Blog Post

Network Analysis with Cytoscape

The objective of this practicum was to create visualizations in Cytoscape that allow us to analyze and compare the relationships between law enforcement agencies and the race of the deceased in 2015 and 2016. Going into the assignment, I expected to see which demographic groups were most frequently targeted, and whether certain agencies were disproprtionately targeting particular groups. The 2015 visualization below appears to indicate that Whites, Blacks, and Hispanics/Latinos were the most targeted groups for this year. The most targeted groups seem to remain the same in the second visualization, which displays data from 2016.


It took me some time to understand how to interpret the frequency of black lines that seem to circle around particular groups, but I believe these more circular connections indicate that certain groups, particularly Blacks and Hispanic/Latinos, are disproportionately targeted by particular agencies in both years. In other words, although the absolute number of fatalities is largest for whites in both years, the density of these circular lines around Blacks and Hispanics/Latinos reveals that there are more connections to particular agencies than you would expect, given that the absolute number of fatalities for each of these groups is less than the number for whites.

What I also found interesting in the visualization, and what I didn't expect to be able to see going into this practicum, was the relative distance between the different targets. I believe targets that are closer together are more often targeted by the same agencies, because the network connections are orignating from similar sources (or agencies). So I think our Cytoscape visualizations also tell us that to some degree, there seems to be a group of agencies that is targeting minorities more than they are whites, which in both visualizations seem to be a bit separated from the minority targets, which seem more clustered together.

As for the main differences I noticed across years, it seems that the concentration of the circular lines increases for Blacks and Hispanics, and decreases around whites, in 2016 compared to 2015. In other words, the 2016 visualization seems to be indicative of racialized police brutality to a greater degree. Also, I noticed that the Asian/Pacific Islander appeared to move closer to the Hispanic/Latinos ellipse in 2016 rather than 2015, and while I am not sure if we can confidently draw a conclusion from this, I think the idea that particular minority groups are more closely linked and targeted by particular agencies could be an interesting one to explore.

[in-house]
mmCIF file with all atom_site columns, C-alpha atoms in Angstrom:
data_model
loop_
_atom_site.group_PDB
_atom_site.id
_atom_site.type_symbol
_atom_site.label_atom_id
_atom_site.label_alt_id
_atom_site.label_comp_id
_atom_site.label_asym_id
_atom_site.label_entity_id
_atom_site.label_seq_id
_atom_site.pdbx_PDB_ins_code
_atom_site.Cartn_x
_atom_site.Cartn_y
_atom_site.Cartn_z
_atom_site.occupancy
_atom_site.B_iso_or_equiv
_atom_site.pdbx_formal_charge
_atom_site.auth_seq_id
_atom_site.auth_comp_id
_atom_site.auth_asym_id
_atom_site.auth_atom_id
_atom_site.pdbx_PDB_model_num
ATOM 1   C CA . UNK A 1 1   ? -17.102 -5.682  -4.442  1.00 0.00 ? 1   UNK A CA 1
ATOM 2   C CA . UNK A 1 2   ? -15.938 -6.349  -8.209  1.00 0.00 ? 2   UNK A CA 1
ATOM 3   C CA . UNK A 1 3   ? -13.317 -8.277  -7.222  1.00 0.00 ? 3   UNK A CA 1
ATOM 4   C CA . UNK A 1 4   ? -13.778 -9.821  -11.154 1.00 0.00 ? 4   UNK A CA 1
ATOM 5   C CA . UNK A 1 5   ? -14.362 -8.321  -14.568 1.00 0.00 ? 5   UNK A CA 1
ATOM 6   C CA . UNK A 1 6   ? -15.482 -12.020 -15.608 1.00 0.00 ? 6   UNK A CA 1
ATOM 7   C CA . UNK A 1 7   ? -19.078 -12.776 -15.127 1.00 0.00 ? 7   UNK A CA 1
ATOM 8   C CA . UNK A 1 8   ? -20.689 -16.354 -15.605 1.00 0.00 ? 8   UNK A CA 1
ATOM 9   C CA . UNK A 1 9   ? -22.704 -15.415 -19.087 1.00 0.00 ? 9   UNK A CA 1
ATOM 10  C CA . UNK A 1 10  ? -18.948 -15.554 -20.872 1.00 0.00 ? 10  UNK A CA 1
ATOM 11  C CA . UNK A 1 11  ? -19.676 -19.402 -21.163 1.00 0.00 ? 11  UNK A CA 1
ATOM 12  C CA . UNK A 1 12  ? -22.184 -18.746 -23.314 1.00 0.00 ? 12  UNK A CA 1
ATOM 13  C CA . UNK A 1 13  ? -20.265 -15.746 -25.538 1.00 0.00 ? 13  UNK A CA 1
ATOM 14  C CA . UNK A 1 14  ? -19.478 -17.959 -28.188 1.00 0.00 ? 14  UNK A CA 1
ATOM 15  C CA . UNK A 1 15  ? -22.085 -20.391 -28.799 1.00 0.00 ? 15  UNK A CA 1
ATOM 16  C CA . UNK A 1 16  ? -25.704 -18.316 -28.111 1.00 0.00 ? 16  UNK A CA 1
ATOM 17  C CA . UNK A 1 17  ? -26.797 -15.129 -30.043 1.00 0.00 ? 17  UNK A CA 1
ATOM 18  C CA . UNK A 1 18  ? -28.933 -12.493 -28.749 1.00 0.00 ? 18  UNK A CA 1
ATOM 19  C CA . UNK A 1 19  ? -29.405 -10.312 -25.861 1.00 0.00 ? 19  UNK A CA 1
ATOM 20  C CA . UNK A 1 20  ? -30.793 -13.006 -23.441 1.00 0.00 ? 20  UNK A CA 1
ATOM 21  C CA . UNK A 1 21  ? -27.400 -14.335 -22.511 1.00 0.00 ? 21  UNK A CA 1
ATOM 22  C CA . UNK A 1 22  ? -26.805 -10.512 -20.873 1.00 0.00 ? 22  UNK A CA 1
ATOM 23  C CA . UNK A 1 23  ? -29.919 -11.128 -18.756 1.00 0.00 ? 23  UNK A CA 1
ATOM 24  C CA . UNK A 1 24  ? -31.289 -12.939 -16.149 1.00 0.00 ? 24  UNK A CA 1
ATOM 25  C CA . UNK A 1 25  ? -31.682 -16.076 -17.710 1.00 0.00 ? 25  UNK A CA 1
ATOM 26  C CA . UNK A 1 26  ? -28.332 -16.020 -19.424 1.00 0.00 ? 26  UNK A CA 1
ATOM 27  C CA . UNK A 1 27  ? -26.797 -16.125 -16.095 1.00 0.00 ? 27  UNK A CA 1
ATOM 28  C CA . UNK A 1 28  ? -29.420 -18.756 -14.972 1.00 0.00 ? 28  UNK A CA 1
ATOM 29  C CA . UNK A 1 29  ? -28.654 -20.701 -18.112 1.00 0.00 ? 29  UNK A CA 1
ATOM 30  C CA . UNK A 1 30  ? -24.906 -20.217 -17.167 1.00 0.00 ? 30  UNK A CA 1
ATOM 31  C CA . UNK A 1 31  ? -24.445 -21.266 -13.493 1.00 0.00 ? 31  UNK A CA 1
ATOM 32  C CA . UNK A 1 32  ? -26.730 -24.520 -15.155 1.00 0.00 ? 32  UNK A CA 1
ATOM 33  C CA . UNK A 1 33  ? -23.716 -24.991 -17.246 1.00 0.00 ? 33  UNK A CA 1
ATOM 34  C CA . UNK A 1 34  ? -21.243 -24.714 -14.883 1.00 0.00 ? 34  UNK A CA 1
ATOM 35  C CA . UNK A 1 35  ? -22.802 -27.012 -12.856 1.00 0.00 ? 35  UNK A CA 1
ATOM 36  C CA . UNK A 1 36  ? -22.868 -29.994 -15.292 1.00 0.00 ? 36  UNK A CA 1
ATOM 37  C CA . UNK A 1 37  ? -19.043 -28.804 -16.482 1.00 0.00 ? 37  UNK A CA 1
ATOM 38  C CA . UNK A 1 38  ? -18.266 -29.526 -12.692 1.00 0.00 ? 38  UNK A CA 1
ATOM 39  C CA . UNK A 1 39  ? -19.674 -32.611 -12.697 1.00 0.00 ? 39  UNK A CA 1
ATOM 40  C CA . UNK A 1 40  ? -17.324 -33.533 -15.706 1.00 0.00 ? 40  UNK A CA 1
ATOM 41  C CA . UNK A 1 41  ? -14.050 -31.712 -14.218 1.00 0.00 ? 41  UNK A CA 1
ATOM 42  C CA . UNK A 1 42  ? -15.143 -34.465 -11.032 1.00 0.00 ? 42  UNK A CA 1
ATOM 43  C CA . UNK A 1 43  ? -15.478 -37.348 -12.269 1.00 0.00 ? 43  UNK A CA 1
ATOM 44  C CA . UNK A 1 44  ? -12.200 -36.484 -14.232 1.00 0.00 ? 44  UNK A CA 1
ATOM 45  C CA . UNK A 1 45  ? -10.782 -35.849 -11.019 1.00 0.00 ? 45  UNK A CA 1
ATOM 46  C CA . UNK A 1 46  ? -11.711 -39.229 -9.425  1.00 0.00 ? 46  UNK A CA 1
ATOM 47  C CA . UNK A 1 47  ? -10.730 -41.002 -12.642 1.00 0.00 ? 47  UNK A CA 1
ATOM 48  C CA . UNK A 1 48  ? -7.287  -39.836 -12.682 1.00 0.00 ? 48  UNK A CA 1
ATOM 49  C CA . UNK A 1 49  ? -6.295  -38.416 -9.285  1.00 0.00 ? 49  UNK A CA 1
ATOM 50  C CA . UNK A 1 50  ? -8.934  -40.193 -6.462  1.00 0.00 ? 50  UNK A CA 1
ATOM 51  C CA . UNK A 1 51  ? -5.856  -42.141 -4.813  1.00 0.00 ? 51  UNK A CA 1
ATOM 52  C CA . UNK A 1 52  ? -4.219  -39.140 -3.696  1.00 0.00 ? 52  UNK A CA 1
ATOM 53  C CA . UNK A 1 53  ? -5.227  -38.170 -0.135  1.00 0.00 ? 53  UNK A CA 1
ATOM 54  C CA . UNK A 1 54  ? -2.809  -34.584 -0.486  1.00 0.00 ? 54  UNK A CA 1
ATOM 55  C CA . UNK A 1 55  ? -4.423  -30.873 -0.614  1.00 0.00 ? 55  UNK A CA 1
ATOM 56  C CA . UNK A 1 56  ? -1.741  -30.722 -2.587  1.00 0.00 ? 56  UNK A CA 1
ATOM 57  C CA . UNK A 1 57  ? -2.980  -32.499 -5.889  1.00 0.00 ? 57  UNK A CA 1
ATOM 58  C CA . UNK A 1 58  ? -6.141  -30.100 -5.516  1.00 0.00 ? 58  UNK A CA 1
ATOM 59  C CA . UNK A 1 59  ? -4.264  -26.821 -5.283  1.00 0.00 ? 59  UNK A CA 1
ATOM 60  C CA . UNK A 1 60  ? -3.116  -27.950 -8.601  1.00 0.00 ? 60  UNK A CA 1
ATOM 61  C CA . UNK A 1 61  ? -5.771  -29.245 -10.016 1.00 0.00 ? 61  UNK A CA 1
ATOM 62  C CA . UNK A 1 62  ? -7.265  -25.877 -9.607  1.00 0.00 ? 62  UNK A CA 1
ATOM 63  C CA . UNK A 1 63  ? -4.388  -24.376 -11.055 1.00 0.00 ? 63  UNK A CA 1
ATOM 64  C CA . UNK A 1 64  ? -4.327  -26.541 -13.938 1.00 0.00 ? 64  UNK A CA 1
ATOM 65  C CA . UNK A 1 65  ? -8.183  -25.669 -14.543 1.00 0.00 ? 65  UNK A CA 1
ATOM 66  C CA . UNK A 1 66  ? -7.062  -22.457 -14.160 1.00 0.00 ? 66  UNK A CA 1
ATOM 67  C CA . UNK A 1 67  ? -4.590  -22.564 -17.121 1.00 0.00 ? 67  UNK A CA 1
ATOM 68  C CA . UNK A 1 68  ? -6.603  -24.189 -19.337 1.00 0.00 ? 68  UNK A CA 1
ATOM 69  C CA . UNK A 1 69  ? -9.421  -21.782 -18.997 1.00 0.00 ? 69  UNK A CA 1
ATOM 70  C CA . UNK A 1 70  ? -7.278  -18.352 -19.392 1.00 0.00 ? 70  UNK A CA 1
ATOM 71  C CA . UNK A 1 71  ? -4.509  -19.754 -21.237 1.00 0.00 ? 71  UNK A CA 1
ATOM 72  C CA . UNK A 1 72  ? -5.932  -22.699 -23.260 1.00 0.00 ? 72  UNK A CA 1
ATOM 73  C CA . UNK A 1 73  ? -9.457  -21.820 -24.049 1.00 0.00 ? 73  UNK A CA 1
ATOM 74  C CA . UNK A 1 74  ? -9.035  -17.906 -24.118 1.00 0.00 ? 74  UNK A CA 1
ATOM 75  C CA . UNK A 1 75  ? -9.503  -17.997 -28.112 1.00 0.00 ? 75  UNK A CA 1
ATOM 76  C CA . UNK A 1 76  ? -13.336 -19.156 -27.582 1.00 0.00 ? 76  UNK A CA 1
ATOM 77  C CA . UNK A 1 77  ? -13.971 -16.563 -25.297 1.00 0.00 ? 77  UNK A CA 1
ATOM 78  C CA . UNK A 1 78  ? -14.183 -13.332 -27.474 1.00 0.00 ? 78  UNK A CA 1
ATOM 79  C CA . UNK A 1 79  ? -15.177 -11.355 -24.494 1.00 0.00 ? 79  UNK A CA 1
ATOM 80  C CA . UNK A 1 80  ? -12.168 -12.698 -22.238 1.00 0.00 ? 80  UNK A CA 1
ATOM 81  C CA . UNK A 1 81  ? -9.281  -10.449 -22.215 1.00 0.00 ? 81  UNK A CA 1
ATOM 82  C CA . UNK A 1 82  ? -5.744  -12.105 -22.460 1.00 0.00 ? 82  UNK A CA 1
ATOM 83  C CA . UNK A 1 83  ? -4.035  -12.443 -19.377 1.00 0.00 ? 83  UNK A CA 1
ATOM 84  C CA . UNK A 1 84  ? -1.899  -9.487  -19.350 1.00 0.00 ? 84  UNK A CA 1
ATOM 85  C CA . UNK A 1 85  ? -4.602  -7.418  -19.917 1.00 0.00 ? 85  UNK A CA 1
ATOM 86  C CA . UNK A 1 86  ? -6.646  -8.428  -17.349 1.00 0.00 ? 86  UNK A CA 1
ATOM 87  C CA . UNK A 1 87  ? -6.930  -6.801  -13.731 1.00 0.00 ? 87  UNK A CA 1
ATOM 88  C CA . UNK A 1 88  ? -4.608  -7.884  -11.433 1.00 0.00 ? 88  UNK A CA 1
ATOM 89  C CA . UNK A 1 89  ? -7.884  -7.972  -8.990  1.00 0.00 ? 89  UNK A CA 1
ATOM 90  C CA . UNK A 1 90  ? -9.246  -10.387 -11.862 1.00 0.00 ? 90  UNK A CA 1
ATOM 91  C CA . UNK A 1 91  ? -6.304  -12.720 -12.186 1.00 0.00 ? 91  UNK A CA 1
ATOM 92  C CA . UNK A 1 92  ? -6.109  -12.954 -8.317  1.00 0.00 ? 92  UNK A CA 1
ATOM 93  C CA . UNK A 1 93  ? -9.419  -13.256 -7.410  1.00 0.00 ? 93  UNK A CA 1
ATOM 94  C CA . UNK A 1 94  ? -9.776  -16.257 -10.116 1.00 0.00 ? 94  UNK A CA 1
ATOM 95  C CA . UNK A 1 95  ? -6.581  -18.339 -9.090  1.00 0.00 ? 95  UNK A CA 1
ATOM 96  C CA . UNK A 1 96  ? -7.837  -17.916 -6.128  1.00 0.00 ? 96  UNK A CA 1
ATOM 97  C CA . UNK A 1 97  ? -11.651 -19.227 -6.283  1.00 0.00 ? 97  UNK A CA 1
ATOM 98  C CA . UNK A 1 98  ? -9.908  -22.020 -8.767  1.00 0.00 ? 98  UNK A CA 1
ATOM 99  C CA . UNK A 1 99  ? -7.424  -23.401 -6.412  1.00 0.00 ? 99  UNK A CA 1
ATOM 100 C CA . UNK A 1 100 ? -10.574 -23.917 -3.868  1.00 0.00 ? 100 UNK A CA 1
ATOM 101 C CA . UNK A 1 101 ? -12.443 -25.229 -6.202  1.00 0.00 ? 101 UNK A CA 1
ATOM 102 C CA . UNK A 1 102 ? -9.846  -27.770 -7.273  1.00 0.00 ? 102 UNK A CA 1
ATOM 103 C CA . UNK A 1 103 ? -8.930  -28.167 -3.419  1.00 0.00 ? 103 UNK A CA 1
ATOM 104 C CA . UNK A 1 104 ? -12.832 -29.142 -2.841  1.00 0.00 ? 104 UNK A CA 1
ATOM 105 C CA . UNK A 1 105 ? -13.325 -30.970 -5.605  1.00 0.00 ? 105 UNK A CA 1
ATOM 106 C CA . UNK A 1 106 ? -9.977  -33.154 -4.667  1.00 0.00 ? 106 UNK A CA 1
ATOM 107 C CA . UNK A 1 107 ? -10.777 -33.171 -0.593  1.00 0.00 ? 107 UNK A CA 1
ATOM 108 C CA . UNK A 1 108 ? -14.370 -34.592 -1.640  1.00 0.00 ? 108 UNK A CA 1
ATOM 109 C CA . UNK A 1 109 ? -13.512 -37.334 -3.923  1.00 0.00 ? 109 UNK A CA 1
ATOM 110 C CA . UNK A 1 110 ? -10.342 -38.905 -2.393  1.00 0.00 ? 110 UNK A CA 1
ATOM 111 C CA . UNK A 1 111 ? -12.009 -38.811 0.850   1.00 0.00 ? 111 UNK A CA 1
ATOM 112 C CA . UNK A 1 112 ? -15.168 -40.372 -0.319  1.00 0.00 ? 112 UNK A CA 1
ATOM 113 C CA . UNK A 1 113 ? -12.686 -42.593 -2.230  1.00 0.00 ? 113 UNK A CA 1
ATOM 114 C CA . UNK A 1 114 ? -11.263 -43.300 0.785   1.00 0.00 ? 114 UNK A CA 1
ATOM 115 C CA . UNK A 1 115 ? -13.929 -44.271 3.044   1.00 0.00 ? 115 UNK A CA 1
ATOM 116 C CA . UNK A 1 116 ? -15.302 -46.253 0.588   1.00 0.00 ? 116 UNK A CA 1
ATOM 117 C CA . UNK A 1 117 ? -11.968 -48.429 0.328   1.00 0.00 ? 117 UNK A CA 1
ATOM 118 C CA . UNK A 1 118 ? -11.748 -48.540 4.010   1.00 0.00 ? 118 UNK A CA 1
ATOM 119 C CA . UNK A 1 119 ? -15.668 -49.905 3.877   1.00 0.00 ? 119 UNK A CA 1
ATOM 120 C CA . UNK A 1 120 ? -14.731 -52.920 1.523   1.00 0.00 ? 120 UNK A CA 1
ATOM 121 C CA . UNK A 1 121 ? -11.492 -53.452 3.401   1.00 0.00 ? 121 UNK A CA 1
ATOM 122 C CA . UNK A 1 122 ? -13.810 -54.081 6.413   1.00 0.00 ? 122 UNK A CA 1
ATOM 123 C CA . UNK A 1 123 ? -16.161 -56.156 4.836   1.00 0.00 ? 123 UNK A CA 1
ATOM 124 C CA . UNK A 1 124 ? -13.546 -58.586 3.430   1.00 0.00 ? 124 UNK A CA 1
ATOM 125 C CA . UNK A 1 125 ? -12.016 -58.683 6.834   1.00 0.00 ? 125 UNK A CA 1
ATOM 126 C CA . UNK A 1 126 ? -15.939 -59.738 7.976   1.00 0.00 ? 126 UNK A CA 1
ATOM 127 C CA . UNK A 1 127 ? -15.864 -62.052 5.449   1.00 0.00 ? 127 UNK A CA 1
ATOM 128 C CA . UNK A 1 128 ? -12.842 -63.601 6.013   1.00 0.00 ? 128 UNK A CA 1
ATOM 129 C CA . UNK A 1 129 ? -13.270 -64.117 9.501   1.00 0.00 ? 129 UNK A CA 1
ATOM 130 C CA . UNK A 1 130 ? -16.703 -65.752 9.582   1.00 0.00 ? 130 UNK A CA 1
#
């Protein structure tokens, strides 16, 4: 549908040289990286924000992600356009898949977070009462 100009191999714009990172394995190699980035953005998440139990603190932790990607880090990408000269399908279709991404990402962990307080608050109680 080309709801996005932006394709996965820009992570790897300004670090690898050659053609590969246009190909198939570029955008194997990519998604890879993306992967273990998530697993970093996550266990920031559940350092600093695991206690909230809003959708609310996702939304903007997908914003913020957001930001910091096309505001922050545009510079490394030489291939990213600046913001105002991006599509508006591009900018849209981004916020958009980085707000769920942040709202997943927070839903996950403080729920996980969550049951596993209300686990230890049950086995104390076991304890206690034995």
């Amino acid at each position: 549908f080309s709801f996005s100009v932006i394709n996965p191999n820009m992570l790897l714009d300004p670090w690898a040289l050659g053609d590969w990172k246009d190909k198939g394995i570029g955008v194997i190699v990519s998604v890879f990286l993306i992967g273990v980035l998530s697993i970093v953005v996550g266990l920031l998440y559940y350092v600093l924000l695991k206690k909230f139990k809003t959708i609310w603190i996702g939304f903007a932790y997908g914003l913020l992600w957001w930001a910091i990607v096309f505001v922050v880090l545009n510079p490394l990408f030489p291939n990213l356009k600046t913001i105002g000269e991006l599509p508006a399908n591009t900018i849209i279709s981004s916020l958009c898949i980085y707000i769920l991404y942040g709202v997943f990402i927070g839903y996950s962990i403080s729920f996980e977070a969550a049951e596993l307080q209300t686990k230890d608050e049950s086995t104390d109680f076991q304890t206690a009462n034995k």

What I found a bit confusing or hard to discern in Cytoscape was whether the singular blue sources that appear more toward the edge of the visualization are truly indicating that this agency was only associated with one fatality. I believe this should be the case, but when I searched "flagstaff," which appeared to only be linked to the Native American target, there was also an additional source not connected to this one that only linked to the white target. I wonder if these is due to the fact that there are two different police departmetns both named flagstaff - but then I wonder how, based on our data, Cytoscape knew that these were different agencies. If these really are the same agency, wouldn't it have been more helpful for the connections to Native American and White to have come from the same source/blue circle?

I also see a couple of the parallels between how we used Cytoscape in this practicum and how my project team is using Voyant for our final project. We have been using Voyant as a tool to expose us to deeper levels of close analysis that we would not otherwise have explored without the tool. In other words, we are using Voyant as a tool that informs our close analysis, rather than a tool that can independently produce all of the analysis we need. After playing around in Cytoscape, I feel that a similar point can be made about these network analyses. The visualizations can pique our interest in certain trends, but they do not allow us to immediately draw conclusions with a high degree of certianty. Rather, they can make us ask questions that we then go back to the data to verify whether these trends really exist.


1 comment

Hi Fiona, Yes to so many of the thoughts and questions in your pose. I want to quickly try to answer your question about interpreting the distance between nodes. The short answer is I don't know if we can hypothesize about the relationship between "Asian/Pacific Islander" being closer to the "Hispanic/Latinos" ellipse in 2016 rather than 2015, as you suggest we look into. It's a great question! I did some research on this in the Cytoscape documentation to help answer your question, but I came up empty. Each different kind of layout has a unique way of treating or moving its nodes in relation to edge length. We used a "force-directed" layout, though there are others. See the documentation description here: I cannot find documentation that answers your question about the length of the edge having a readable meaning out of the box, that is, without manipulating the edge data. You can weight the length of the edge based on other node data, but I don't know if it loads pre-weighted based on any specific criteria. I do find Cytoscape documentation lacking at times!